Don't know if any hop suppliers give that option.

Just the first few results I found for it. I actually ordered from homebrew stuff from Amazon on 9/12/12

Hmm none of my links posted... basically amazon, adventures in homebrewing, etc...

Just Google "stainless carbonation cap"

The one from homebrewstuff comes up on amazon for $20.  Can't tell if it's as disassemblable (sorry bad word choice) as the one from williams.  Williams is priced better ($14 now though out of stock) and all components are replaceable.

Ingredients / Re: If you had to choose only 3...
« on: February 02, 2014, 04:01:49 PM »
Keeping i mind that my choices are influenced by a) if there is an organic option and b) trying to minimize the total distance traveled by my ingredients:

1) GW either CA Select or WA Select (the WA actually travels less than the CA for me because although it's grown here in CA it is malted up in WA soooo)
2)Gambrinus pils
3)Gambrinus 10L Munich

My soon to be list exactly.  Using up the last of my OG Gamb Pale to be replaced by OG GW WA select.

Just need to stop by Seven Bridges in Santa Cruz for 50# while ostensibly visiting family.

General Homebrew Discussion / Re: My latest disaster
« on: February 02, 2014, 11:29:24 AM »
Happened on the cereal mash for my wit, but I don't think the scorching was as bad.  Didn't show up in the beer thankfully.

Your beer's still in fermenter it sounds like.  If so, I'm trying to think of an addition that might help improve the flavor.

And...they are out of stock already.  This will be popular, as it sounds like it may outperform the plastic one, though I have few complaints with it as long as the soda bottle threads are well intact!  The silicone gasket on the stainless model is going to help with sealing tightly.

If it comes down to the soda threads maybe I'll just quick wrap them in plumber's tape to have all the bases covered.  When they come back in stock, that is.

Been waiting awhile for this to replace the plastic Carbonator I have, which has been leaky from day one.

General Homebrew Discussion / Re: Being Water Wise
« on: January 28, 2014, 02:50:56 PM »
Sanitizing with StarSan in a spray bottle uses much, much less than filling a vessel - even if you only fill the vessel half way.  I can usually make it through an entire brew day with less than 16 oz of StarSan this way.  StarSan is a contact sanitizer - only the surface to be sanitized needs to be wetted.  The rest of the sanitizer filling the vessel is unnecessary.  Of course, if you save the StarSan to reuse on another brew day this is a moot point.

Like others, I save leftover hot water from the HLT for cleaning, and use water from cooling for cleaning/rinsing.  Cooling water also gets put into empty 1-gallon water jugs and frozen for use when recirculating ice water to chill lagers.  Remaining chilling water gets used to water plants in the summer, and to fill the washing machine in winter. I let my mash sit a while after sparging and collect the last of the low-gravity runnings for starters.  Even if those runnings are too low a gravity for a starter, it's that much less DME and water that I need to use.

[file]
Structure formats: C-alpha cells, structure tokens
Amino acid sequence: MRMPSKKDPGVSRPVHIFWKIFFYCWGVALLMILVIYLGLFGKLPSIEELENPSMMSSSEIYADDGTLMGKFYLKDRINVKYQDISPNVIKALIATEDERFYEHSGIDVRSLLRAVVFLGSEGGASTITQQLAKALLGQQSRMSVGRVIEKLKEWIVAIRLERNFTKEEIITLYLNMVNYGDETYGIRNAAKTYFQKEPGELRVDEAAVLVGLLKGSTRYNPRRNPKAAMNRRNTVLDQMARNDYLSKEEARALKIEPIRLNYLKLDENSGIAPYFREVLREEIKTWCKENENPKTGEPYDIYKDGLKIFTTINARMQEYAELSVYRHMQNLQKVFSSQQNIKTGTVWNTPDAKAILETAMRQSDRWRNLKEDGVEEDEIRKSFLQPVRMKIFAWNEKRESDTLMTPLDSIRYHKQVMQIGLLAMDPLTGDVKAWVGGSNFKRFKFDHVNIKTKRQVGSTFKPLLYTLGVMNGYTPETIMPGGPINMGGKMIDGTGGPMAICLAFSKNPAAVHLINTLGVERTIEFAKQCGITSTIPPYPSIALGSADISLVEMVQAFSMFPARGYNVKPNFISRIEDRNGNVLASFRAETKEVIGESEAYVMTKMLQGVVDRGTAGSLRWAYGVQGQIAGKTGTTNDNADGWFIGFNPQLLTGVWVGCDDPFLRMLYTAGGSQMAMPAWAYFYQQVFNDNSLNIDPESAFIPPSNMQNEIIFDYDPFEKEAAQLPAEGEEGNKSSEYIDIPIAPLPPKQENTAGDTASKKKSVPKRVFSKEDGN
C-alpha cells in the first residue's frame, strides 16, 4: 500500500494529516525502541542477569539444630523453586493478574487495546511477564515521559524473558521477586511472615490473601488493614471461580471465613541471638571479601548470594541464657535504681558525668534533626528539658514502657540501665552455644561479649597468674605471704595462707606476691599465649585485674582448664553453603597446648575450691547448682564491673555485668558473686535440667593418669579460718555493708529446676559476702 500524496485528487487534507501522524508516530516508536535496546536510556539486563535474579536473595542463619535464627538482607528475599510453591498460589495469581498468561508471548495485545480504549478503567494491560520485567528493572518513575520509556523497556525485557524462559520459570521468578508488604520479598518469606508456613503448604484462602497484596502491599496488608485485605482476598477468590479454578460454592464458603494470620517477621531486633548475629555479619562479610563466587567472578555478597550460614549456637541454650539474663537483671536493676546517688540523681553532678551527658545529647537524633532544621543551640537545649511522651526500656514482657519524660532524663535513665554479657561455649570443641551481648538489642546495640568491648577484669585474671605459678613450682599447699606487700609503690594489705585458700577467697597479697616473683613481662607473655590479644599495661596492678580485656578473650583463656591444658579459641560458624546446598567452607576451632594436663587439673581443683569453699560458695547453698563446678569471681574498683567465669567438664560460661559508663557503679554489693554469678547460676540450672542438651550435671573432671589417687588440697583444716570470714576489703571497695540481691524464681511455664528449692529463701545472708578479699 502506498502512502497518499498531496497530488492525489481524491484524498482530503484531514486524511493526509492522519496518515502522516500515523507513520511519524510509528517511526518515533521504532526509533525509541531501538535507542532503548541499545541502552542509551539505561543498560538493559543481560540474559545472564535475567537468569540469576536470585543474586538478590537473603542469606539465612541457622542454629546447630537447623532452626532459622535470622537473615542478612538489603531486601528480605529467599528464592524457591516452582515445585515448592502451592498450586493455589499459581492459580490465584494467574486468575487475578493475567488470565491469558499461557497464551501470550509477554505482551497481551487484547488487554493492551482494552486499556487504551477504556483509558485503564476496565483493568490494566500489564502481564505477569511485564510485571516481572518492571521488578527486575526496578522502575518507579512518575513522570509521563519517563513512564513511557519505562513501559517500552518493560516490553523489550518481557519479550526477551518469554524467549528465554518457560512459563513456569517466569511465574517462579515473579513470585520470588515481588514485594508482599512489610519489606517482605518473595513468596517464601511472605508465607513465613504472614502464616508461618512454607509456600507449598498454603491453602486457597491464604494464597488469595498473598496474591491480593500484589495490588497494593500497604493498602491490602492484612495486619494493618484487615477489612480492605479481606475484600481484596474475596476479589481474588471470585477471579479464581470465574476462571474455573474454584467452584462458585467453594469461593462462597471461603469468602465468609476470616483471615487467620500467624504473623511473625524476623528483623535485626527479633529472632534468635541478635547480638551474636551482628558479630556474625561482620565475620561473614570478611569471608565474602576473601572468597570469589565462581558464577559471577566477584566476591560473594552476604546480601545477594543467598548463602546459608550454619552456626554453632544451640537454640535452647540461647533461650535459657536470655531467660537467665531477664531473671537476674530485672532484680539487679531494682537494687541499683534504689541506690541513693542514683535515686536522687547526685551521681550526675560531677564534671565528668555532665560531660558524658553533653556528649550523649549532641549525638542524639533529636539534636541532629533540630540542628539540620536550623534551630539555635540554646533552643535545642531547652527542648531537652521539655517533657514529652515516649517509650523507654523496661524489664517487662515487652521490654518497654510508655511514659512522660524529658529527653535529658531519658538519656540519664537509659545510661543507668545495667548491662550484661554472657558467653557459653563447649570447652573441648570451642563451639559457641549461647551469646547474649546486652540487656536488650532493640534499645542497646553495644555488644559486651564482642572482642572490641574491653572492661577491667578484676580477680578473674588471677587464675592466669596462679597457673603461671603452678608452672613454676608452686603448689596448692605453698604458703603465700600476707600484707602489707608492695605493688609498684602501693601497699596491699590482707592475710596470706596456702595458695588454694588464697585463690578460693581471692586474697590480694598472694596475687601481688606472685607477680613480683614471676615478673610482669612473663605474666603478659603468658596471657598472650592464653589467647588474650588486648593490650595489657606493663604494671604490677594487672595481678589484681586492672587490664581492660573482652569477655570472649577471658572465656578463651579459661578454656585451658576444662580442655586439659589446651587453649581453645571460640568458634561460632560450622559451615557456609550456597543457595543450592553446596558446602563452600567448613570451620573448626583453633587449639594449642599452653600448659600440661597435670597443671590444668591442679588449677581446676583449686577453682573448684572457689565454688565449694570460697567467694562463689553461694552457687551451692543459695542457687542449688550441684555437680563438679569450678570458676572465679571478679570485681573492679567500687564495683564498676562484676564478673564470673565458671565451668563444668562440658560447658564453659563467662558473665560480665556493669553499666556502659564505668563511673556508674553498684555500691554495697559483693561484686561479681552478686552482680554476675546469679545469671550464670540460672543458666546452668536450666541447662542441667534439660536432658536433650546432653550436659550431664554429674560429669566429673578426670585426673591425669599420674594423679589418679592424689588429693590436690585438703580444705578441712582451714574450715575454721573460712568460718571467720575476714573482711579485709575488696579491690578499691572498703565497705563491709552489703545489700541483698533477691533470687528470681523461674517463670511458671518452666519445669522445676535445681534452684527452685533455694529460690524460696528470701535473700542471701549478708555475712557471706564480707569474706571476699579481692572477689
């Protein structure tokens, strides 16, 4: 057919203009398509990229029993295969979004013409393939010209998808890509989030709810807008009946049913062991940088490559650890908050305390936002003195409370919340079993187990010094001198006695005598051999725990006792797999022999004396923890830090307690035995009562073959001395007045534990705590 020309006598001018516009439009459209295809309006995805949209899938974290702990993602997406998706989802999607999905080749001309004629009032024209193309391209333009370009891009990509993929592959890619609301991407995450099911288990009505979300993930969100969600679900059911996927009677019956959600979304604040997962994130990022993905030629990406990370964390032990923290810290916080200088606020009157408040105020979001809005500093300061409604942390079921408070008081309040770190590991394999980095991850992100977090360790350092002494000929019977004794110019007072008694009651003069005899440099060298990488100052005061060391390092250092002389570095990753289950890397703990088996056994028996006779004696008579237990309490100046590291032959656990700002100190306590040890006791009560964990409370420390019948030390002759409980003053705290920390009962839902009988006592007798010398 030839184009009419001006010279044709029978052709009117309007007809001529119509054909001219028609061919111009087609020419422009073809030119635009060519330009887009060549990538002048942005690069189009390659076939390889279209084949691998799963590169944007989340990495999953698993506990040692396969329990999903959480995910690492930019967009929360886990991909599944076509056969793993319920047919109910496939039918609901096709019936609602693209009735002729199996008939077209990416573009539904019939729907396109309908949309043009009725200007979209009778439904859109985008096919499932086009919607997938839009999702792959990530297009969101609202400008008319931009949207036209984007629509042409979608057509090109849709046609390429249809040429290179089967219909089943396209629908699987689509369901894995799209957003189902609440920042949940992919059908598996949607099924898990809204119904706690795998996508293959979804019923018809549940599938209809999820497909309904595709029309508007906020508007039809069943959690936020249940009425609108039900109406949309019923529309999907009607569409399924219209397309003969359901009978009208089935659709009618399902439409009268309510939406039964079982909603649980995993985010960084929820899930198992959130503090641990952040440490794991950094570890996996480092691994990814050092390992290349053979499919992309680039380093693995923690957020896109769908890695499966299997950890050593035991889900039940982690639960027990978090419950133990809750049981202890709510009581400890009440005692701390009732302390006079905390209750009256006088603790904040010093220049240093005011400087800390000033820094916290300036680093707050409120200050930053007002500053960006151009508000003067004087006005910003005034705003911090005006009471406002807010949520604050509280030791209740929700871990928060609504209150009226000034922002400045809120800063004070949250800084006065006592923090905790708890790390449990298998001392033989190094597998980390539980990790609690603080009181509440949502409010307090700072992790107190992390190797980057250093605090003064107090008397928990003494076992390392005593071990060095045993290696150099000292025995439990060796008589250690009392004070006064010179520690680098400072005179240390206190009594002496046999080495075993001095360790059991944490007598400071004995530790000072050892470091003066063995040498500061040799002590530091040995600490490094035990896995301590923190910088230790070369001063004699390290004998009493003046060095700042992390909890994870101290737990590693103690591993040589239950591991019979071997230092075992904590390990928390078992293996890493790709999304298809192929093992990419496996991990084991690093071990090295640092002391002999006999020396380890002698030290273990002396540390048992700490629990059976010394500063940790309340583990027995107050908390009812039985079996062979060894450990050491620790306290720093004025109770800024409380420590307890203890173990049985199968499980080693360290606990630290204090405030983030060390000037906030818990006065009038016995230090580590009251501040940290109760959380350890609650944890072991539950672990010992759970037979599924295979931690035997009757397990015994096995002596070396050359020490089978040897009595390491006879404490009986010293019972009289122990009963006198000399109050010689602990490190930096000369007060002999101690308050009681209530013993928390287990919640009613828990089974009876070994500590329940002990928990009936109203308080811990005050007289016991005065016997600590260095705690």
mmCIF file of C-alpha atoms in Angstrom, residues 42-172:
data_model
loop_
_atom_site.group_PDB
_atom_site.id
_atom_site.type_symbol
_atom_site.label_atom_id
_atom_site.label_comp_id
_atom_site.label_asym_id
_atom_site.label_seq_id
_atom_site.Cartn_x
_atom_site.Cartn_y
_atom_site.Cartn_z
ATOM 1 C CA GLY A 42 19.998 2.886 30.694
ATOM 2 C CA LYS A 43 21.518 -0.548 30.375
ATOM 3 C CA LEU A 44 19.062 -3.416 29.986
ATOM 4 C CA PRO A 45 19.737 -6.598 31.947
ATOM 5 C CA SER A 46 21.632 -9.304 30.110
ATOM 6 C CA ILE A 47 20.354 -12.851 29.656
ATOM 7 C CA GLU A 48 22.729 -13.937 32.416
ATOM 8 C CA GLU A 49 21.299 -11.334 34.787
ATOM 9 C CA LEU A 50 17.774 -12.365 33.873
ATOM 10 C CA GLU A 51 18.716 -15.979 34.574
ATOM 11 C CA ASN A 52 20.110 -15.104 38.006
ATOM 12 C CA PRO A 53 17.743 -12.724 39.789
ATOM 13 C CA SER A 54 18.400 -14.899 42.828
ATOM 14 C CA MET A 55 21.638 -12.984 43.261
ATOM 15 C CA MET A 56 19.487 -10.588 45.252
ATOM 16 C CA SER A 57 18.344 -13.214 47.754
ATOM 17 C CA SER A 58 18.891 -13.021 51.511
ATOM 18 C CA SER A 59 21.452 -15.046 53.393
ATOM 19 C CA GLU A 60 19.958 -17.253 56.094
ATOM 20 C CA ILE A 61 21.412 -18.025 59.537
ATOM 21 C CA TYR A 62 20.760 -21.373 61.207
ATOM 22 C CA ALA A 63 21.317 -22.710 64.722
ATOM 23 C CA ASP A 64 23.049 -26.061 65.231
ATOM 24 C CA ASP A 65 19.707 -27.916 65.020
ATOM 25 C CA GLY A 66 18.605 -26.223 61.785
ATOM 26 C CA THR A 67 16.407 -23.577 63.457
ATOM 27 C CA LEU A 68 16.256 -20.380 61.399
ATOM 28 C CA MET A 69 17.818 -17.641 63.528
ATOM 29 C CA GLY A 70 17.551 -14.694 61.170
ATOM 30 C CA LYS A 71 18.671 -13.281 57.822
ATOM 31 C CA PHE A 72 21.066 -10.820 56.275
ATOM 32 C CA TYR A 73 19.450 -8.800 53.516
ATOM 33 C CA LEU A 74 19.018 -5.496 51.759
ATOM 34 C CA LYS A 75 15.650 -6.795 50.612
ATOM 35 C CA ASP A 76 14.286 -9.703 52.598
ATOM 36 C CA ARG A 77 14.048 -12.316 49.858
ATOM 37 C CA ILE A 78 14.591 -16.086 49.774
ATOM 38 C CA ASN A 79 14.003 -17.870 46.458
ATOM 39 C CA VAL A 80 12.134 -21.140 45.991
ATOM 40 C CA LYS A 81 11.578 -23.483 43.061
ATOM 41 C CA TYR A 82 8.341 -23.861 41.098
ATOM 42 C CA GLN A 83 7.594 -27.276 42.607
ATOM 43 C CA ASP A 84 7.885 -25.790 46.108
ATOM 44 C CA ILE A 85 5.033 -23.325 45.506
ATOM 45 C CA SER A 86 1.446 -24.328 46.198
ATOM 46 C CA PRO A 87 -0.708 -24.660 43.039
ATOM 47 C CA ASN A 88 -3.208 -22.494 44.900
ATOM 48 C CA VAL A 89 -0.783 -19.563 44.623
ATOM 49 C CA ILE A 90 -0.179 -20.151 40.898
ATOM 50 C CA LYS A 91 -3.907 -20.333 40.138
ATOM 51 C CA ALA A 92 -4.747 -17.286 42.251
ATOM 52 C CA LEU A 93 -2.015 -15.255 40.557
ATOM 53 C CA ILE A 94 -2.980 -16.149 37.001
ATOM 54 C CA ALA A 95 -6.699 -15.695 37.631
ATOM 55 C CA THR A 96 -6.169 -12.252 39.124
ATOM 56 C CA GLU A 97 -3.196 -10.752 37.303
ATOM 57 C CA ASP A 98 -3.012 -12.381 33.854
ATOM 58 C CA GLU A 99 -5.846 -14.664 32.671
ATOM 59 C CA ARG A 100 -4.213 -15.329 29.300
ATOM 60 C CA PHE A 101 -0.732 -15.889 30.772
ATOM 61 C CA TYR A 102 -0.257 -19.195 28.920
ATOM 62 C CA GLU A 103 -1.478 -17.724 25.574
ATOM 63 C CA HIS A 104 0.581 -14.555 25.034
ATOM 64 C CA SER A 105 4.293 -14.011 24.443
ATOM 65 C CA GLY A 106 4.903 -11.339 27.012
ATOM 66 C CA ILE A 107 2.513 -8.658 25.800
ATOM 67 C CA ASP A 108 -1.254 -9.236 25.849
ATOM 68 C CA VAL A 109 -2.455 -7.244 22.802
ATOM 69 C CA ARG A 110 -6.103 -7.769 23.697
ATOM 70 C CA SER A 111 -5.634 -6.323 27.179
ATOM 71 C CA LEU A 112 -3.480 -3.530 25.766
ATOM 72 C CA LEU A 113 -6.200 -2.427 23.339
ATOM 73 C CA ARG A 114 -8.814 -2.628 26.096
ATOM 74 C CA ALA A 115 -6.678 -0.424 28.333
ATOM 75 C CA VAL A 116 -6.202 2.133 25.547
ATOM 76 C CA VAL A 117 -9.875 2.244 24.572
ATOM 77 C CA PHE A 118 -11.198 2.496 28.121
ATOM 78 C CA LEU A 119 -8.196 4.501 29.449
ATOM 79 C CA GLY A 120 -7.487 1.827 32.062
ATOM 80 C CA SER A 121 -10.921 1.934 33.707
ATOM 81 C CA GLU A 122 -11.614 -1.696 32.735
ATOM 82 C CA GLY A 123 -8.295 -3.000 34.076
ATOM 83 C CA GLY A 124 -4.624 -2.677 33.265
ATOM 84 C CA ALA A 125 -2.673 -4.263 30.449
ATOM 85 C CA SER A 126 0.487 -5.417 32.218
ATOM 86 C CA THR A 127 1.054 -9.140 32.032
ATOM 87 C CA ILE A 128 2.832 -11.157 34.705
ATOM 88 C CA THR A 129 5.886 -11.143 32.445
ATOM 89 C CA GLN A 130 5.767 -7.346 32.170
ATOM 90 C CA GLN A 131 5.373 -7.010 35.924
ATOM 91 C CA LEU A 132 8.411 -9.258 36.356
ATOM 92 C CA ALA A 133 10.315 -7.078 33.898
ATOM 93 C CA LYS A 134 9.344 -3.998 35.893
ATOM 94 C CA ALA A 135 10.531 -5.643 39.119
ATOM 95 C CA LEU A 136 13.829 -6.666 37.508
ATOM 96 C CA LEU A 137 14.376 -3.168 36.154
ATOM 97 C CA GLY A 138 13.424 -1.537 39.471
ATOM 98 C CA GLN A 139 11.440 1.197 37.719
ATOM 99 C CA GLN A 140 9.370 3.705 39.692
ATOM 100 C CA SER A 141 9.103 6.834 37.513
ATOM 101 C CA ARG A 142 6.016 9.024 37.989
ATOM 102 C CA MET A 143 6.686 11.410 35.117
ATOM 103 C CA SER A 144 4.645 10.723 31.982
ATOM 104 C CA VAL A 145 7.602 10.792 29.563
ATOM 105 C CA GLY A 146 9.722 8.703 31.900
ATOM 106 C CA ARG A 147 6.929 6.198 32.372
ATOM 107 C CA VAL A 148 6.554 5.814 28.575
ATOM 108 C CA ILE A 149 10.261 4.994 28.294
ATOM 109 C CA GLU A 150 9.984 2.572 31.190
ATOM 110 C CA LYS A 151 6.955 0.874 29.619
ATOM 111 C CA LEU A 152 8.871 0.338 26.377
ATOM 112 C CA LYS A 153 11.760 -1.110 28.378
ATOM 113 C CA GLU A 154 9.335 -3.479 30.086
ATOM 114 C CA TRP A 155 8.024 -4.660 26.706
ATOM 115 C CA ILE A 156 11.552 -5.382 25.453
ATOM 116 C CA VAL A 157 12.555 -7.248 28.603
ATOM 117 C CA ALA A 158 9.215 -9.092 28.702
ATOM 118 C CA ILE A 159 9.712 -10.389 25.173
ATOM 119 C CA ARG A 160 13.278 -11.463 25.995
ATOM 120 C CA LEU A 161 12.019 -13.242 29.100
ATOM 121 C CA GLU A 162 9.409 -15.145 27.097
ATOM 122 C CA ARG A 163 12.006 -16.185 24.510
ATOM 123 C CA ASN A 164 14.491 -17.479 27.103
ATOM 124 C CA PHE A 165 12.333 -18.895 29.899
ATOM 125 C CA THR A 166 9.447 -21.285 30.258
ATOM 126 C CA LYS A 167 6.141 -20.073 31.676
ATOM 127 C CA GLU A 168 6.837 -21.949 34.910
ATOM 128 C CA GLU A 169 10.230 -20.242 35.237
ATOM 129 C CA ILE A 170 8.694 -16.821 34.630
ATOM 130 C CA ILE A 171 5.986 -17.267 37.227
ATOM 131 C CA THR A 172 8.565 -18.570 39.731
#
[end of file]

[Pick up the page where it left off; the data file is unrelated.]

I do these things, and I live less that five miles from Lake Erie - so there's really not a water shortage here.  I think conservation is a good practice regardless of whether there's a shortage.  I do things like turn off the water faucet while brushing my teeth.  That might only save a little water, but it also saves all of the energy used to treat it and pump it to my house, as well as reducing the amount of chemicals that need to be used, produced and transported.  It's remarkable how far a little forethought can go toward reducing and conserving the resources we use.

Thanks.  You've got a bunch of good suggestions.  It might seem obvious but loads of homebrewers are still mixing up 5 gallons of Starsan each time they need some instead of making a gallon at a time and using a spray bottle when possible.

Kegging and Bottling / Re: Adding Ingredients to Keg/Cask
« on: January 18, 2014, 05:16:55 PM »
I am surprised the cranberry flavor wasn't more dispersed.  What kind of cranberry addition was made and was it removed prior to tapping?

I'm a fan of keg additions using a nylon/cotton bag with as many marbles as necessary to keep the ingredients immersed.  Most additions tend to float, so bobbers are not needed for all but the most dense of ingredients.

With semi-non-fermentable ingredients like cracked coffee beans or toasted coconut flakes, I'll usually leave in the keg until blown.  They can come out if the flavors begin to grow out of proportion to the beer.

With fermentable additions like actual cranberries and pears it gets more interesting because you can have in-keg refermentation which will cloud your beer as well as change in flavor and sweetness over the contact time.  That may be a non-issue at fridge temps but it's something to keep in mind.

Your next brew sounds quite tasty.  Are you using Ceylon cinnamon?